2015 was destined to be the year of Pluto, as this was the year that NASA’s New Horizons probe culminated its nine-year voyage, offering us the first high-resolution images of a dwarf planet whose face was unknown to us. However, another scientific breakthrough has emerged as the most important of the year, at least for the journal Science. It is CRISPR, the new technology of genomic editing that has only just been born, but already promises a revolution in genetic engineering. Here we review these and other milestones that science has left us with this past year.
1. CRISPR, the new genetic revolution
In 2012, researchers Emmanuelle Charpentier and Jennifer Doudna transformed a defense mechanism of bacteria into a refined system for cutting and pasting genes at will. The CRISPR-Cas9 system is the DNA editing tool that is spurring a revolution in genetic engineering, thanks to the immense potential of its therapeutic and experimental applications. In April this year, a team of Chinese researchers first attempted the modification of genes in human embryos. It was only a proof of concept that used non-viable embryos, and the results were mediocre, but the pathway opened by this experiment persuaded scientists and other experts to meet this December in Washington to discuss the ethical implications. The final declaration of the meeting advised against limiting CRISPR research, but suggested delaying its application to human embryos destined for reproduction for the time being.
2. Trip to Pluto
After a voyage through space of nine years, NASA’s New Horizons finally had its meeting with Pluto on July 14, where we finally discovered what the surface looks like of what was, until 2006, the last planet of the solar system, today a dwarf planet. New Horizons has revealed for us a reddish world, geologically active and diverse, with icy landscapes composed particularly of hydrocarbons and frozen nitrogen. The probe has also studied the moons of Pluto –Charon, Nix and Hydra– before continuing on a path towards the confines of the solar system, where in 2019 it will encounter an asteroid called 2014 MU69. Another space milestone achieved in 2015 was the arrival of the Dawn mission at the dwarf planet Ceres, the largest object in the asteroid belt between Mars and Jupiter. The images of Ceres show some unusual bright spots that are probably composed of magnesium and sulfate salts.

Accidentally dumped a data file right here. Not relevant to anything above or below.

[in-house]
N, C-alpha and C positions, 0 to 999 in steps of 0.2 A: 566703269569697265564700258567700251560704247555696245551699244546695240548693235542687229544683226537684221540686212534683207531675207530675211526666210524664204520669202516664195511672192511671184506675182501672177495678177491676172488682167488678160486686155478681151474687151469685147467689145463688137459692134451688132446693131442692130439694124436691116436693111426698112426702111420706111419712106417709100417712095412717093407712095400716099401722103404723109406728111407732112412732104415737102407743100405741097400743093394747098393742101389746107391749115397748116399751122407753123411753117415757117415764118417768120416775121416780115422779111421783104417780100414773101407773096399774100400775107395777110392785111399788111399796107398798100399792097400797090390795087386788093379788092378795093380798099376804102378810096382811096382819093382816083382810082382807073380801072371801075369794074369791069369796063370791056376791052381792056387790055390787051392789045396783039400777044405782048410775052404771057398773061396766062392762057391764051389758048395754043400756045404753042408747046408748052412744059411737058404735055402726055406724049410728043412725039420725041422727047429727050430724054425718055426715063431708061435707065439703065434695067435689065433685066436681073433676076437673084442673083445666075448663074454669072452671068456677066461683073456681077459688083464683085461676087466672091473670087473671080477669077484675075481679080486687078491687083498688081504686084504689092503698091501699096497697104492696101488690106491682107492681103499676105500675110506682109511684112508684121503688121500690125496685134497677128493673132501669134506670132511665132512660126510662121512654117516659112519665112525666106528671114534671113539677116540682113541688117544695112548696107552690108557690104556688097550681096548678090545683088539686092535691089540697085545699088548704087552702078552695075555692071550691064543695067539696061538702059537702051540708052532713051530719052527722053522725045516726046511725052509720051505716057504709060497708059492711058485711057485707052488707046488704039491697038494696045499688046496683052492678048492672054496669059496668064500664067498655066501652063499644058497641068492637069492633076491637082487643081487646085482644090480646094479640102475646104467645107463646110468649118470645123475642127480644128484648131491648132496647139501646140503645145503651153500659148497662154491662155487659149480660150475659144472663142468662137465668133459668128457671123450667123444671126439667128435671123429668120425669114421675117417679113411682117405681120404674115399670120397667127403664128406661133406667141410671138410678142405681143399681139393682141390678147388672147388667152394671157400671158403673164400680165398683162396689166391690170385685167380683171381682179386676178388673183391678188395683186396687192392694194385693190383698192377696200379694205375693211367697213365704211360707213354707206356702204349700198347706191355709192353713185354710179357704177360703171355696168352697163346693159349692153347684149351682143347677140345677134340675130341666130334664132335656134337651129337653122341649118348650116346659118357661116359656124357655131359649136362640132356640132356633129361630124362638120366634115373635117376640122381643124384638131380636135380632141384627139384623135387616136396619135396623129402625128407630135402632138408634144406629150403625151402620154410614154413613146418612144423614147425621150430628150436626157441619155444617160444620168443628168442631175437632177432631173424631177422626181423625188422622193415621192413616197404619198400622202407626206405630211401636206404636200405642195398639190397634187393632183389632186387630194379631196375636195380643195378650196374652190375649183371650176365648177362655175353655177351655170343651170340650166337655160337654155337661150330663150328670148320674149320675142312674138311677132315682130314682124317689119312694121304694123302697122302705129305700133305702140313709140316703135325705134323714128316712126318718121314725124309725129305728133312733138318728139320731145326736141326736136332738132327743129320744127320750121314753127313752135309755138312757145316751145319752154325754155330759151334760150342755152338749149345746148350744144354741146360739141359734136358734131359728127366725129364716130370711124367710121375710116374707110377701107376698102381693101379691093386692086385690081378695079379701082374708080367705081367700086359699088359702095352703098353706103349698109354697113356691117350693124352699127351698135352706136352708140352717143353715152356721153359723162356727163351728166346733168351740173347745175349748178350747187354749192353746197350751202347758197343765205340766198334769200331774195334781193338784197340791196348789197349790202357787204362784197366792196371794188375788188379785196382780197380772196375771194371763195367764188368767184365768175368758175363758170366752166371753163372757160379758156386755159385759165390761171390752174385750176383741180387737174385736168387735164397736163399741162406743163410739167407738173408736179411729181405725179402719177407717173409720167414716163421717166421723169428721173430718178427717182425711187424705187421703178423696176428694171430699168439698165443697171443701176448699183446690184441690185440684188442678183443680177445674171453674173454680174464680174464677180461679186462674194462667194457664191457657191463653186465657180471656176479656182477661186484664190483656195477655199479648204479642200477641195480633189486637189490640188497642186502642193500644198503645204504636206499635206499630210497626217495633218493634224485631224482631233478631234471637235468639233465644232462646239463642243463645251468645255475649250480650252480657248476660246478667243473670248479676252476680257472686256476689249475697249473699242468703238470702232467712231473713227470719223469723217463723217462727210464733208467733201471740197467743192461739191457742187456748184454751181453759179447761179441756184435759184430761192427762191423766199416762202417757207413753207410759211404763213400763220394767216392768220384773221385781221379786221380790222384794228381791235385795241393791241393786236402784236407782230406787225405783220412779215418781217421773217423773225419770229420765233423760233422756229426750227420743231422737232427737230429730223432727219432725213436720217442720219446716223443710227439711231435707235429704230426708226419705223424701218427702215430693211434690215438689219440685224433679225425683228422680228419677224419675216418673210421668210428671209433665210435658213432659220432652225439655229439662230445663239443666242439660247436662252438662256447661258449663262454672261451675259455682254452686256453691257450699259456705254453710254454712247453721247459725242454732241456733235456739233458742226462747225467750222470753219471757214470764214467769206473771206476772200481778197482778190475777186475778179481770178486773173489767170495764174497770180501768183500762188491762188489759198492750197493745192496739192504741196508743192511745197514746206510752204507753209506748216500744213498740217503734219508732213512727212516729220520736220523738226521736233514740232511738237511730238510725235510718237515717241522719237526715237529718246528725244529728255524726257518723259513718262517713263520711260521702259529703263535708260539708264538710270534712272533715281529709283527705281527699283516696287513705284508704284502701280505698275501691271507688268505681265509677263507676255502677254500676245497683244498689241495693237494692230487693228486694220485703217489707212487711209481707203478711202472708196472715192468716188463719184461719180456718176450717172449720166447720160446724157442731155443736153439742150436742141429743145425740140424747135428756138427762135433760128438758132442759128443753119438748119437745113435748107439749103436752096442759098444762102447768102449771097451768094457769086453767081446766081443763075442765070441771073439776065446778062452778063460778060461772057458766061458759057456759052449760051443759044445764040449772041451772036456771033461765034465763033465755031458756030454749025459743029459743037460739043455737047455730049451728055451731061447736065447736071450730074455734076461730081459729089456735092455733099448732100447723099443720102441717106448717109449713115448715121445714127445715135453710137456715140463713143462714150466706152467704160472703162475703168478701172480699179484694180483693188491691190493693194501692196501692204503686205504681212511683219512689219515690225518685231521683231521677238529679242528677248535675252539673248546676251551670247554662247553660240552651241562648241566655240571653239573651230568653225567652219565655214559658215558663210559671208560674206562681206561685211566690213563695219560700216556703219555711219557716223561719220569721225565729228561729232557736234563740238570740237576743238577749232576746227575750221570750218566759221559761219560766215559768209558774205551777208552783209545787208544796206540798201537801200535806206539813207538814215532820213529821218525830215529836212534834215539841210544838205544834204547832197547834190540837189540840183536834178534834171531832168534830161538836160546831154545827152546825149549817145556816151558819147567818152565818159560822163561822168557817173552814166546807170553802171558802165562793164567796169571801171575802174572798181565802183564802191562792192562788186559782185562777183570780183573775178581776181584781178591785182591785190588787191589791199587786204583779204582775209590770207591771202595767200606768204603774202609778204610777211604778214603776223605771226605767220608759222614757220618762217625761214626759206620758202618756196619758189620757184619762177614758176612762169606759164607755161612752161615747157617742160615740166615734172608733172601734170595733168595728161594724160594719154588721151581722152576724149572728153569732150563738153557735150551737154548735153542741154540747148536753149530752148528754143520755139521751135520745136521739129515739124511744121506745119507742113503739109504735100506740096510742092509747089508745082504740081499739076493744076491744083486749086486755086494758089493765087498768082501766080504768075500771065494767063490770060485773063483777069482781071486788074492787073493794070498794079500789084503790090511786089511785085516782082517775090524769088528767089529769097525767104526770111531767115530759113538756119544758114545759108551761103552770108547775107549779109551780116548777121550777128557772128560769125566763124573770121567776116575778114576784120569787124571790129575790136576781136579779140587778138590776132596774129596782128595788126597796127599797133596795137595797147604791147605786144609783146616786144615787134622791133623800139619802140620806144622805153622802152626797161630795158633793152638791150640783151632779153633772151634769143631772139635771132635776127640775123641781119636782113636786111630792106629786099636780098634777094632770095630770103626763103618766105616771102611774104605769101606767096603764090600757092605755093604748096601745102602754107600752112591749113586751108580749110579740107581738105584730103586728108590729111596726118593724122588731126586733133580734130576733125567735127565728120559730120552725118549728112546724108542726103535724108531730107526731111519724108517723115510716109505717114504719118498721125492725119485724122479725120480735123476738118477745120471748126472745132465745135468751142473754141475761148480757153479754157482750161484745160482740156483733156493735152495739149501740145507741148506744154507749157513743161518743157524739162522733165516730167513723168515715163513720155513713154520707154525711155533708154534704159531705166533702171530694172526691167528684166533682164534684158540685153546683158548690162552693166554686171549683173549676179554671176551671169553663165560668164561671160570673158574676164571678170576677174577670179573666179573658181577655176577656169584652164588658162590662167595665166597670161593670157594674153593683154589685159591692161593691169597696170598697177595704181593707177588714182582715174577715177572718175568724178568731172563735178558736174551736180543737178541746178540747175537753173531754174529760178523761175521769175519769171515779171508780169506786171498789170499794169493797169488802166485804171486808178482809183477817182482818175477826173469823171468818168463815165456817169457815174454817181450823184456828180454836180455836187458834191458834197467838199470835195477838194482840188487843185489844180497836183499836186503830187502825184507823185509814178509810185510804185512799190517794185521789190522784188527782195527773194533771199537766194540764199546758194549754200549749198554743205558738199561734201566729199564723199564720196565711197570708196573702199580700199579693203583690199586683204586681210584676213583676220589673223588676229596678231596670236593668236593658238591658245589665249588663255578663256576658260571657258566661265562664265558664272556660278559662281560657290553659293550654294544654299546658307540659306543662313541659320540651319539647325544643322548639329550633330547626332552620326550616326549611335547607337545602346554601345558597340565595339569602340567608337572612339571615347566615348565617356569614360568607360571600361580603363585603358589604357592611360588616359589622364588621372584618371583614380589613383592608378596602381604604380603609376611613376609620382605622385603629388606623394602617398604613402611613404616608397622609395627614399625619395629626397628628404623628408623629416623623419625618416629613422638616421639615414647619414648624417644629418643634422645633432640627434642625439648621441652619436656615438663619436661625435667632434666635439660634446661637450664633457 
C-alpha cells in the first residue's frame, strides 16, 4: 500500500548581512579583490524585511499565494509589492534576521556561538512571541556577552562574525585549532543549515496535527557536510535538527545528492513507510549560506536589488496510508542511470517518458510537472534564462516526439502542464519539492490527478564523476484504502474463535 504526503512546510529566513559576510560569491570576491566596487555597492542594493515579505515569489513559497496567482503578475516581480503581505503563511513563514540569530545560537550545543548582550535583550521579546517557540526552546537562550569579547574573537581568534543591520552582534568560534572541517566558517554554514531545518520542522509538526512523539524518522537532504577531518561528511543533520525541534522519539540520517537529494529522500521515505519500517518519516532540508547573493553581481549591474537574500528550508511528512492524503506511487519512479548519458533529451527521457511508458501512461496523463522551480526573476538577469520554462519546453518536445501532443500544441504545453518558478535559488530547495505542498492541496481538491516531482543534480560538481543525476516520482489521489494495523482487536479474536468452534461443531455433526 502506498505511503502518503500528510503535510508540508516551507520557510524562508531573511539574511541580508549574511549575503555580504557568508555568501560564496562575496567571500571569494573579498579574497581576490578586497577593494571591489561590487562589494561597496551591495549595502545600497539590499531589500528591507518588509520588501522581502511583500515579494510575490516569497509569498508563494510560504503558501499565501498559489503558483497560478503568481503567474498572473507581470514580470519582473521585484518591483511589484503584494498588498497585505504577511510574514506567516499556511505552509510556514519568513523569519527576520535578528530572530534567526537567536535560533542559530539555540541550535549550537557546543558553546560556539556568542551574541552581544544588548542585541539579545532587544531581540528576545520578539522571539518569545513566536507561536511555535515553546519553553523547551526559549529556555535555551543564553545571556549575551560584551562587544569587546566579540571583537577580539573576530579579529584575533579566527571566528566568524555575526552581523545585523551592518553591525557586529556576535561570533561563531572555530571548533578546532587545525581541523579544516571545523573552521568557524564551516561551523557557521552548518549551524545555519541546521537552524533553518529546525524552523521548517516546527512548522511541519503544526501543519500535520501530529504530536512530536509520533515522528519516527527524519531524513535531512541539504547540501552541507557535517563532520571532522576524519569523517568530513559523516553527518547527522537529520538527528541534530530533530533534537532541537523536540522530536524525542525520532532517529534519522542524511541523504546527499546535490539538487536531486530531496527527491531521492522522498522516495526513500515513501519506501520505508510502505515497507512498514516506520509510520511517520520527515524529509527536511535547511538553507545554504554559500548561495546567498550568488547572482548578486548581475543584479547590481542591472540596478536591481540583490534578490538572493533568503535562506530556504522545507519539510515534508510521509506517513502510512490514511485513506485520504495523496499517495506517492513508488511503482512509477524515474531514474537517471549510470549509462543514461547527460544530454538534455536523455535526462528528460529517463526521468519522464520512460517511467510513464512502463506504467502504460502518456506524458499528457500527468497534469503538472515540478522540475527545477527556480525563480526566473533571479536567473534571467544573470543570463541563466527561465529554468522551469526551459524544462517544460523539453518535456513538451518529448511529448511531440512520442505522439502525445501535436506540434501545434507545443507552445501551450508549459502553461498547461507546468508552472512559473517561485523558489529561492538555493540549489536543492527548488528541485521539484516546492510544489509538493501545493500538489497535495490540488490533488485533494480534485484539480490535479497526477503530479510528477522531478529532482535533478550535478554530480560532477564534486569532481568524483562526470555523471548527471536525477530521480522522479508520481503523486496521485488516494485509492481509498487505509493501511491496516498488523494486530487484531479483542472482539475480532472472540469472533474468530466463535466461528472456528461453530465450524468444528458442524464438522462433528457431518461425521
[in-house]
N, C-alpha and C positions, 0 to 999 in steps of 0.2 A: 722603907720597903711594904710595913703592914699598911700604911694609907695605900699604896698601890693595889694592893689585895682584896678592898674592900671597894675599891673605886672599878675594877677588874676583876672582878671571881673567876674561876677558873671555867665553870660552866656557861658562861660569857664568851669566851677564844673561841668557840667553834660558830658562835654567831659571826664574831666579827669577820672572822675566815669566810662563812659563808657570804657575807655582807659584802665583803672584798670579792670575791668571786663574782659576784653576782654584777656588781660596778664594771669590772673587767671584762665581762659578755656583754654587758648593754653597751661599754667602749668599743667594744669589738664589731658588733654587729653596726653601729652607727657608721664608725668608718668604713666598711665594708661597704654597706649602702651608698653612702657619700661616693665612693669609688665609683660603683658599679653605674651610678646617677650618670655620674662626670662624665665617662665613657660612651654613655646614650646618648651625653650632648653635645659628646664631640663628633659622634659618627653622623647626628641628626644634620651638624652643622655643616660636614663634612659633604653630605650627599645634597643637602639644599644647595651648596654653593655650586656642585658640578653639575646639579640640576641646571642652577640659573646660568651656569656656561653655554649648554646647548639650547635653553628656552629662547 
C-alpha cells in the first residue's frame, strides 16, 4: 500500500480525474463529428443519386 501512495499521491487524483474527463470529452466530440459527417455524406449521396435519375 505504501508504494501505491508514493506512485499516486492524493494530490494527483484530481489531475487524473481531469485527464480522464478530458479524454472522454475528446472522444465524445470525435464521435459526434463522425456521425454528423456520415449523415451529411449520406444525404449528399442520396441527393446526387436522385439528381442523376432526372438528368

3. Water flows on Mars
The presence of water on Mars has been a discovery in stages, beginning in 1963 with the detection of water vapor in its atmosphere and continuing with the confirmation of a water footprint in its geology thanks to the Opportunity, Spirit and Curiosity robots. In 2008, the Phoenix mission confirmed the presence of ice, but the possible current existence of liquid water had remained elusive. Finally, in September this year, images from the MRO satellite in orbit around Mars uncovered some gulley marks called Recurring Slope Lineae or RSL, that appear and disappear with the seasons and that, in all probability, correspond to streams of liquid water with a high concentration of salts. Scientists think that this is almost definitive proof, which could be verified by sending the Curiosity robot currently on the surface of Mars, to study the RSL in situ.
4. Einstein was wrong: action at a distance is real